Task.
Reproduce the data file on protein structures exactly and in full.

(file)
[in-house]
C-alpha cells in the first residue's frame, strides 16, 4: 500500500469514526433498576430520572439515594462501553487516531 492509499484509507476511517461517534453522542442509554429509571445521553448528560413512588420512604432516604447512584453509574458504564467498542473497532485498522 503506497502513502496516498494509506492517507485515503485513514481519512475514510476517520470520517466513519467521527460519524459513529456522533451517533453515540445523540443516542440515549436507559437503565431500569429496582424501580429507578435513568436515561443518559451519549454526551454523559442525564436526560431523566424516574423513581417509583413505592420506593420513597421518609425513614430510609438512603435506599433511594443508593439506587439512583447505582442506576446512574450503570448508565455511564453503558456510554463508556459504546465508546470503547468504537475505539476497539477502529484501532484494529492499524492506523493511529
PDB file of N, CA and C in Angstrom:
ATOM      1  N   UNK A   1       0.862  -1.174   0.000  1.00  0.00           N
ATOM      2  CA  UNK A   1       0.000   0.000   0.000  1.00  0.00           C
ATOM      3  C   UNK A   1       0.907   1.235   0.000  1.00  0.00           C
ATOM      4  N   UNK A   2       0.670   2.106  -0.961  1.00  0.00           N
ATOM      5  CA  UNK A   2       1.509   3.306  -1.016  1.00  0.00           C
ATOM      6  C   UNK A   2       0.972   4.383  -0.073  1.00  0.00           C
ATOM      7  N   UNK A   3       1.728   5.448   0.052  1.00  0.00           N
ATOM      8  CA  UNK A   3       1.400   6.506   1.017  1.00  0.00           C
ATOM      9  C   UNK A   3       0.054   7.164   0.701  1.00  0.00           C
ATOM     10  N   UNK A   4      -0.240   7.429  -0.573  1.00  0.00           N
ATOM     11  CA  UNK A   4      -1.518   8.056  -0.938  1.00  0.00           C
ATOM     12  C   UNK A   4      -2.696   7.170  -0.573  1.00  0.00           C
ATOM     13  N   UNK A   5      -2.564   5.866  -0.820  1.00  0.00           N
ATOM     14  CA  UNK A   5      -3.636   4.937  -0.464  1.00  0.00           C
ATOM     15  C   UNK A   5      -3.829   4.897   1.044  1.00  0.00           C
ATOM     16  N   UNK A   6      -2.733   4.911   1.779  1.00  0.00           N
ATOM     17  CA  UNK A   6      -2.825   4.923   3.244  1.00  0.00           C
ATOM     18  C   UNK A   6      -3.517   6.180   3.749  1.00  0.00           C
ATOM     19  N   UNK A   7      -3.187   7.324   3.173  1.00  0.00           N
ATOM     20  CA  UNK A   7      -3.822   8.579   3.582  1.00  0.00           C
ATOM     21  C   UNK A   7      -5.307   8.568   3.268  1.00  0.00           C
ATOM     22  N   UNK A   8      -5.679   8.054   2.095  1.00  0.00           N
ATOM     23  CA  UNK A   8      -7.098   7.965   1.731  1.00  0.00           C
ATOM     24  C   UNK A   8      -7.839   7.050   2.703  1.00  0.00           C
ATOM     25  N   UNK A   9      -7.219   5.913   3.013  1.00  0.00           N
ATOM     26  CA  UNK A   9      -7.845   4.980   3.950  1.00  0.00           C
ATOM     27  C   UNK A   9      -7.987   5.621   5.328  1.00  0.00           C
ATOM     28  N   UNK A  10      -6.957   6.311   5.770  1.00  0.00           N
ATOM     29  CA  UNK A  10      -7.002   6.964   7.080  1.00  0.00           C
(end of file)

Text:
[in-house]
C-alpha cells in the first residue's frame, strides 16, 4: 500500500469514526433498576430520572439515594462501553487516531 492509499484509507476511517461517534453522542442509554429509571445521553448528560413512588420512604432516604447512584453509574458504564467498542473497532485498522 503506497502513502496516498494509506492517507485515503485513514481519512475514510476517520470520517466513519467521527460519524459513529456522533451517533453515540445523540443516542440515549436507559437503565431500569429496582424501580429507578435513568436515561443518559451519549454526551454523559442525564436526560431523566424516574423513581417509583413505592420506593420513597421518609425513614430510609438512603435506599433511594443508593439506587439512583447505582442506576446512574450503570448508565455511564453503558456510554463508556459504546465508546470503547468504537475505539476497539477502529484501532484494529492499524492506523493511529
PDB file of N, CA and C in Angstrom:
ATOM      1  N   UNK A   1       0.862  -1.174   0.000  1.00  0.00           N
ATOM      2  CA  UNK A   1       0.000   0.000   0.000  1.00  0.00           C
ATOM      3  C   UNK A   1       0.907   1.235   0.000  1.00  0.00           C
ATOM      4  N   UNK A   2       0.670   2.106  -0.961  1.00  0.00           N
ATOM      5  CA  UNK A   2       1.509   3.306  -1.016  1.00  0.00           C
ATOM      6  C   UNK A   2       0.972   4.383  -0.073  1.00  0.00           C
ATOM      7  N   UNK A   3       1.728   5.448   0.052  1.00  0.00           N
ATOM      8  CA  UNK A   3       1.400   6.506   1.017  1.00  0.00           C
ATOM      9  C   UNK A   3       0.054   7.164   0.701  1.00  0.00           C
ATOM     10  N   UNK A   4      -0.240   7.429  -0.573  1.00  0.00           N
ATOM     11  CA  UNK A   4      -1.518   8.056  -0.938  1.00  0.00           C
ATOM     12  C   UNK A   4      -2.696   7.170  -0.573  1.00  0.00           C
ATOM     13  N   UNK A   5      -2.564   5.866  -0.820  1.00  0.00           N
ATOM     14  CA  UNK A   5      -3.636   4.937  -0.464  1.00  0.00           C
ATOM     15  C   UNK A   5      -3.829   4.897   1.044  1.00  0.00           C
ATOM     16  N   UNK A   6      -2.733   4.911   1.779  1.00  0.00           N
ATOM     17  CA  UNK A   6      -2.825   4.923   3.244  1.00  0.00           C
ATOM     18  C   UNK A   6      -3.517   6.180   3.749  1.00  0.00           C
ATOM     19  N   UNK A   7      -3.187   7.324   3.173  1.00  0.00           N
ATOM     20  CA  UNK A   7      -3.822   8.579   3.582  1.00  0.00           C
ATOM     21  C   UNK A   7      -5.307   8.568   3.268  1.00  0.00           C
ATOM     22  N   UNK A   8      -5.679   8.054   2.095  1.00  0.00           N
ATOM     23  CA  UNK A   8      -7.098   7.965   1.731  1.00  0.00           C
ATOM     24  C   UNK A   8      -7.839   7.050   2.703  1.00  0.00           C
ATOM     25  N   UNK A   9      -7.219   5.913   3.013  1.00  0.00           N
ATOM     26  CA  UNK A   9      -7.845   4.980   3.950  1.00  0.00           C
ATOM     27  C   UNK A   9      -7.987   5.621   5.328  1.00  0.00           C
ATOM     28  N   UNK A  10      -6.957   6.311   5.770  1.00  0.00           N
ATOM     29  CA  UNK A  10      -7.002   6.964   7.080  1.00  0.00           C